• #1, #2, #5 — These recycled plastics have a good market in our area so I don’t feel too terrible about using them (i.e. if I do choose to use plastic for something, I try and make sure it’s one of these numbers). Check with your city to see which plastics are in the most demand in your area.
    • #3, #4 — Not as good of a market as the plastics above so I tend to avoid as much as possible. However, yes, these are still recycled.
    • #6 aka styrofoam — These are not taken by my city. We were told that even IF they are taken for recycling, the market is very low for #6 plastics. I avoid these as much as possible.
    • #7 aka mixed use plastics — Not a lot of curbside recycling programs take this number but ours does. However, this is done mainly to make the recycling process easier for the community — but, these products are not truly recycled. I find that a lot of skin and body care products use #7 packaging. I have been saving these to take to Origins but have also considered getting a TerraCycle Beauty Product Box just so I know the packaging is getting recycled in some way.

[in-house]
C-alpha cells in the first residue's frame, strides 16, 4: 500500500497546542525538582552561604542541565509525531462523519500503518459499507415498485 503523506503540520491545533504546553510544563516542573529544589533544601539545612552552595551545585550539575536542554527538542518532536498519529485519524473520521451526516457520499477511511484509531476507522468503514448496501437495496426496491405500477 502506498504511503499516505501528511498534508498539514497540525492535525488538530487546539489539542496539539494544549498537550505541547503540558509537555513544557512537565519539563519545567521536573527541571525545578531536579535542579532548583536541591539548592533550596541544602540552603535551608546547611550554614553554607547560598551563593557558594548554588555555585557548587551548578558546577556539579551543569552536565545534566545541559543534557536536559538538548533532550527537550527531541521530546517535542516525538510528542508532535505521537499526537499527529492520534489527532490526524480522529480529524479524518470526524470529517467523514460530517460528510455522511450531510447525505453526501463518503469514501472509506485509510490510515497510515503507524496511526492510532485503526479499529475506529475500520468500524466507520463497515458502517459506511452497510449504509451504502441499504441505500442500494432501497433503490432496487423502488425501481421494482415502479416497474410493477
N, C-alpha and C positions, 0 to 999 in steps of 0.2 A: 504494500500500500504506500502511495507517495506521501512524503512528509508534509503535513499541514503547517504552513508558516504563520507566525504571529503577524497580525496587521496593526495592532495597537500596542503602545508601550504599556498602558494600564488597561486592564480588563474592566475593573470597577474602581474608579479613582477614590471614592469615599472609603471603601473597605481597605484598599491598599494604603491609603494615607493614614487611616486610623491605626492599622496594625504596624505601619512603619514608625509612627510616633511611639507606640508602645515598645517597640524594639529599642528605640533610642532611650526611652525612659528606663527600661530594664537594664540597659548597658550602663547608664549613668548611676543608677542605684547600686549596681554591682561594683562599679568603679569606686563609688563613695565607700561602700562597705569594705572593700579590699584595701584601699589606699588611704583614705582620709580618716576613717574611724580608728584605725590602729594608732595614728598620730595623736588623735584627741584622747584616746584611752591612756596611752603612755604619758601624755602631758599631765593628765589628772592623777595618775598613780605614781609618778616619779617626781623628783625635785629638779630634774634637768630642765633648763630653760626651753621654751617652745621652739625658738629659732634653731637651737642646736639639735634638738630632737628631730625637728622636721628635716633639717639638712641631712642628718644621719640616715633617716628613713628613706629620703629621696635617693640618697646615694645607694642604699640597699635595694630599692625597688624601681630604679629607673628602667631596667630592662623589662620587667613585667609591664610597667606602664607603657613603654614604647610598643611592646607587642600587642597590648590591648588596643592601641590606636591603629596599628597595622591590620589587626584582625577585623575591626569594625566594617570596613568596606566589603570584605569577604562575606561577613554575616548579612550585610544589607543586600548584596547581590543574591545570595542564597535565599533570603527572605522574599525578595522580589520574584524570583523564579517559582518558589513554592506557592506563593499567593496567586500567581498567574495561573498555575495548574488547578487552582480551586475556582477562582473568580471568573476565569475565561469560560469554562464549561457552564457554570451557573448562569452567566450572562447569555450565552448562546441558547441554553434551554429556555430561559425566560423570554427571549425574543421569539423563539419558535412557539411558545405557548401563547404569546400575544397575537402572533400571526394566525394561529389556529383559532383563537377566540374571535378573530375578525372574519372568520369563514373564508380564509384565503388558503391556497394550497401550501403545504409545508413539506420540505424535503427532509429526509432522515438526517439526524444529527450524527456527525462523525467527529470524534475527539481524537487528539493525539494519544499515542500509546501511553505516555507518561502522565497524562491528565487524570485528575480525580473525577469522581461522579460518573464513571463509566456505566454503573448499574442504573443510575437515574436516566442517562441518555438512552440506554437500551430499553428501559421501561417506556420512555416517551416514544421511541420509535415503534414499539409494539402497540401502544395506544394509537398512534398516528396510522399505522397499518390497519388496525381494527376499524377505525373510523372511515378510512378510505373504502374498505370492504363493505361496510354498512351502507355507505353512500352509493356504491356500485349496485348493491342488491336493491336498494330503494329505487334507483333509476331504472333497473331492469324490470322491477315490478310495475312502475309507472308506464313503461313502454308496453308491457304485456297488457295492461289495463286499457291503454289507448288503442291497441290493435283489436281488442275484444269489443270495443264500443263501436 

• Other Plastic Recycling Tips
      • Black plastics (like the ones found with frozen meals) can be difficult to recycle because the conveyor belt that handles all the recycling materials is also black, making it difficult for the sensors to pick them out.
      • Certain facilities take plastic shopping bags/bread bags/dry cleaning bags/ziplock bags/air cushions (all bagged in to another plastic bag). If not, these can be dropped off at store plastic bag drop offs.
      • Plastics should be clean, empty, and dry when put in the recycling bin!